Decatur, Georgia-based music magazine Paste has been busy rolling out a number of strategic initiatives over the last 12 months. Beginning in fall 2007, it experimented with a name-your-price subscription effort, launched an ad network in September this year, and now has introduced a premium digital content subscription offer.

The six-year old magazine appears to be stiff-arming a tough market for music magazines. Earlier this year there was a minor spate of independent music magazine shutdowns. “It’s obviously a tough industry, but we’ve had a good year in revenue,” says Tim Regan-Porter, Paste’s president. “But we know that you can’t survive if all you do is print, it’s not even fully serving readers if you just focus on print.”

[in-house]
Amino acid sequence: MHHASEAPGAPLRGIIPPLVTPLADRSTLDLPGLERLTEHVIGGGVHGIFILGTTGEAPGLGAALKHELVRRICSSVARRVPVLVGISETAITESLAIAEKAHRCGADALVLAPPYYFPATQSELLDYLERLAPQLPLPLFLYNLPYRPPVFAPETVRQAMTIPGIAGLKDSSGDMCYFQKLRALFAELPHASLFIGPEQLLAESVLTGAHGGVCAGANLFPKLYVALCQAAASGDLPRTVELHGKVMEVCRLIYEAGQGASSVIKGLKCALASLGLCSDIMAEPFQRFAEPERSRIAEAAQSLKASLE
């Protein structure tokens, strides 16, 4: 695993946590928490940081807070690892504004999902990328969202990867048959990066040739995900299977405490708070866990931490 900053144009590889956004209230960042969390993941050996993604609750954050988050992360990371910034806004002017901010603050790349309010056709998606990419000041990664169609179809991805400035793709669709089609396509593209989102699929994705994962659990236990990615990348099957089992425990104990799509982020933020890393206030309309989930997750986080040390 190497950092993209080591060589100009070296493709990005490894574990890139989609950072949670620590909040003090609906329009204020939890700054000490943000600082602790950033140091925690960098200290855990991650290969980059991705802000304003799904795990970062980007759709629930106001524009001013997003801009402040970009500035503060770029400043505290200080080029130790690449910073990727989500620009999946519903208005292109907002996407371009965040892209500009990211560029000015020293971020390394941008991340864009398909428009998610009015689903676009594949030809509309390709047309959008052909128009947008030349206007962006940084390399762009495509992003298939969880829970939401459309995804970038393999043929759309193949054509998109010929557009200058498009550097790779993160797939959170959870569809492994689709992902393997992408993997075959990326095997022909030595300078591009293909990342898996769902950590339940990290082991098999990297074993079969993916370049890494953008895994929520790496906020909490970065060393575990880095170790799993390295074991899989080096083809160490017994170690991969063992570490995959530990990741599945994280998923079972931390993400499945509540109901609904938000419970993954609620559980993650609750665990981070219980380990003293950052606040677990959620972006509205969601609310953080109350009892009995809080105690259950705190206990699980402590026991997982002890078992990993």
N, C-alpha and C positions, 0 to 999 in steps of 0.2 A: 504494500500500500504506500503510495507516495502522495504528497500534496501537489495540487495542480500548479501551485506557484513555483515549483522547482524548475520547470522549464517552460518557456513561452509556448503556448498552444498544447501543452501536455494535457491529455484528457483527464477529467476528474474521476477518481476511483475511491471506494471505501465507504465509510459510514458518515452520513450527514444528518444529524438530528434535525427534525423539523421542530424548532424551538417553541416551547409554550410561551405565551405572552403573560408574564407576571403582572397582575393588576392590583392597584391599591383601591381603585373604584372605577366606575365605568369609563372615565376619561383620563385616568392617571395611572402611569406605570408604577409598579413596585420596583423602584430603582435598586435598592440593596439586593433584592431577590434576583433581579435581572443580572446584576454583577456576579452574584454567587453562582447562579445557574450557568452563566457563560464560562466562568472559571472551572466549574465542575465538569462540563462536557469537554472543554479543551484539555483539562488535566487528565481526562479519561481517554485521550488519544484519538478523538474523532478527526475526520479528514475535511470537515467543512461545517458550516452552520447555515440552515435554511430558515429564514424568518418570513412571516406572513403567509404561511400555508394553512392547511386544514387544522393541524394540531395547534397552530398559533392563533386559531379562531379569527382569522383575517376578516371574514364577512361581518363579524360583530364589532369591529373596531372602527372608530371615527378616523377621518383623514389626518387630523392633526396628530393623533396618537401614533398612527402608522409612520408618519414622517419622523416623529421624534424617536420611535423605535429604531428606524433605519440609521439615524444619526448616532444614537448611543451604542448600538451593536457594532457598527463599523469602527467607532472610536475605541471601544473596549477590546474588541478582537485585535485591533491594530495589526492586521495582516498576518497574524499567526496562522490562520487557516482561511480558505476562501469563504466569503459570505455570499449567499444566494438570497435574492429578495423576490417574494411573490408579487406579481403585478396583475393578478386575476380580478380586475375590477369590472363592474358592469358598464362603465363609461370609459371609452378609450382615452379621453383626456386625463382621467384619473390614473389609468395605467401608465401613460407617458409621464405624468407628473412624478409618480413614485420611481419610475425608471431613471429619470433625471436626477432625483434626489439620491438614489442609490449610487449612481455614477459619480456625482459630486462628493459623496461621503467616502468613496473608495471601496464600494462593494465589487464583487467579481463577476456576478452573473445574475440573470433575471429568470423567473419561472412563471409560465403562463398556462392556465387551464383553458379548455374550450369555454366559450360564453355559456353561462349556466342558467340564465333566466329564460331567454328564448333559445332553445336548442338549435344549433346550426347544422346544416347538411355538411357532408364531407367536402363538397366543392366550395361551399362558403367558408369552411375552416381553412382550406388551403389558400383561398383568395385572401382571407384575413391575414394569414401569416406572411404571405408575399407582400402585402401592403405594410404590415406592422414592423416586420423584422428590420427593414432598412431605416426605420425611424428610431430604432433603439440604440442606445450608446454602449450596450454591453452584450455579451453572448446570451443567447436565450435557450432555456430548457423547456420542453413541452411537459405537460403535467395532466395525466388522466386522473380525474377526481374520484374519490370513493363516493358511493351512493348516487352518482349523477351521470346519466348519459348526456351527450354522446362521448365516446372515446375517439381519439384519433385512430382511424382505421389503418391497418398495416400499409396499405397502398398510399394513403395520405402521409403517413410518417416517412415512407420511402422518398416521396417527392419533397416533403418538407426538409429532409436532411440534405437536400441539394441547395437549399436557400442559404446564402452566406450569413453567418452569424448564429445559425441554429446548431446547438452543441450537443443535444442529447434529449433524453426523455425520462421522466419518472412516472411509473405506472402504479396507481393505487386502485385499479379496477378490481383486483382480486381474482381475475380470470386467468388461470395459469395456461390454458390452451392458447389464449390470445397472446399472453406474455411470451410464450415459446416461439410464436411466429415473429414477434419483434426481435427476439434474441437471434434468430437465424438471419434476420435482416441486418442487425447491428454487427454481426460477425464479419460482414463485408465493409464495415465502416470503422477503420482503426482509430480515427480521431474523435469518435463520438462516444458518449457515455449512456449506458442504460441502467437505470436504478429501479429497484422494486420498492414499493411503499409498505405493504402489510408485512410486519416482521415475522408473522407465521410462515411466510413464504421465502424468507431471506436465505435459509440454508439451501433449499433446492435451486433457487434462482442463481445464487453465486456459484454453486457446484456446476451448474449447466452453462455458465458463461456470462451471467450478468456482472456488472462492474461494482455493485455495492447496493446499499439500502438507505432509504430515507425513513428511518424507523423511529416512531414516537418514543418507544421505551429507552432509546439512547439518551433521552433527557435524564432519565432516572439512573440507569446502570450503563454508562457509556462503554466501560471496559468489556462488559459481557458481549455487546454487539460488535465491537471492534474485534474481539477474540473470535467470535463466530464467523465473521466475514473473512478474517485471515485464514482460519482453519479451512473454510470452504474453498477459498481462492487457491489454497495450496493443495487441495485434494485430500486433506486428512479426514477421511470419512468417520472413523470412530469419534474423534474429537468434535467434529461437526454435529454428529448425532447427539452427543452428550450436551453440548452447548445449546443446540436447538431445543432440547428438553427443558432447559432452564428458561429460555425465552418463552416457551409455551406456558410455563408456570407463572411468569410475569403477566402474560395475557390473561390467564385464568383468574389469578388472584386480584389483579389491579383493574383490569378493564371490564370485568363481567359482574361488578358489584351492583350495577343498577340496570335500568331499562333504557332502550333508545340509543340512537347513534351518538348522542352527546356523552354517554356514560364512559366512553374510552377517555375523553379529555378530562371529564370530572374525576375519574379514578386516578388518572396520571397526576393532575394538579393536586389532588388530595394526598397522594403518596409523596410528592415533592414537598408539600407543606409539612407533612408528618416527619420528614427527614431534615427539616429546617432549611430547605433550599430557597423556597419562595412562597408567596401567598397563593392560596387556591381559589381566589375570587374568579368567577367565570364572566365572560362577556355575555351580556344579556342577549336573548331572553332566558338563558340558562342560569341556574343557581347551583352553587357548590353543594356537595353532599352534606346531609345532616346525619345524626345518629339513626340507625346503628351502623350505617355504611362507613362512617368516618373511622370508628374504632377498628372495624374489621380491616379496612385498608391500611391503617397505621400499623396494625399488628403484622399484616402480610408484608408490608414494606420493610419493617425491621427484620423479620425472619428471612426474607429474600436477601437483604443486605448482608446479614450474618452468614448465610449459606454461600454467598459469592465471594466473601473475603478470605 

This latest venture, called Paste Digital VIP, leverages the magazine’s digital platform by making premium content available for a $3.95 per month subscription. Included in the package are albums, DVD samplers, MP3 collections, 11 digital editions of the magazine, and VIP subscriber-only access to the magazine’s entire digital archive, among other perks.

Subscribers to the program are billed quarterly (those that pay for a full year up front get an “exclusive” t-shirt). So far, says Regan-Porter, the program has hit its break-even point just one week out. “We have a minimum we need to make it worthwhile and we got that within a day after the first email went to the subscriber list. It was surprising how many subscribed to the annual subscription. For the past week it’s been above 75 percent.”

Now that the hard costs have been covered, Regan-Porter is taking a wait-and-see approach to any further success. “We don’t know what to expect. The more the better, but it could get too big in terms of giving out all those free albums.”

The 180,000-circ magazine had similar success with its name-your-price subscription effort, ultimately signing up 33,000 subscriptions, 28,000 of which were new business.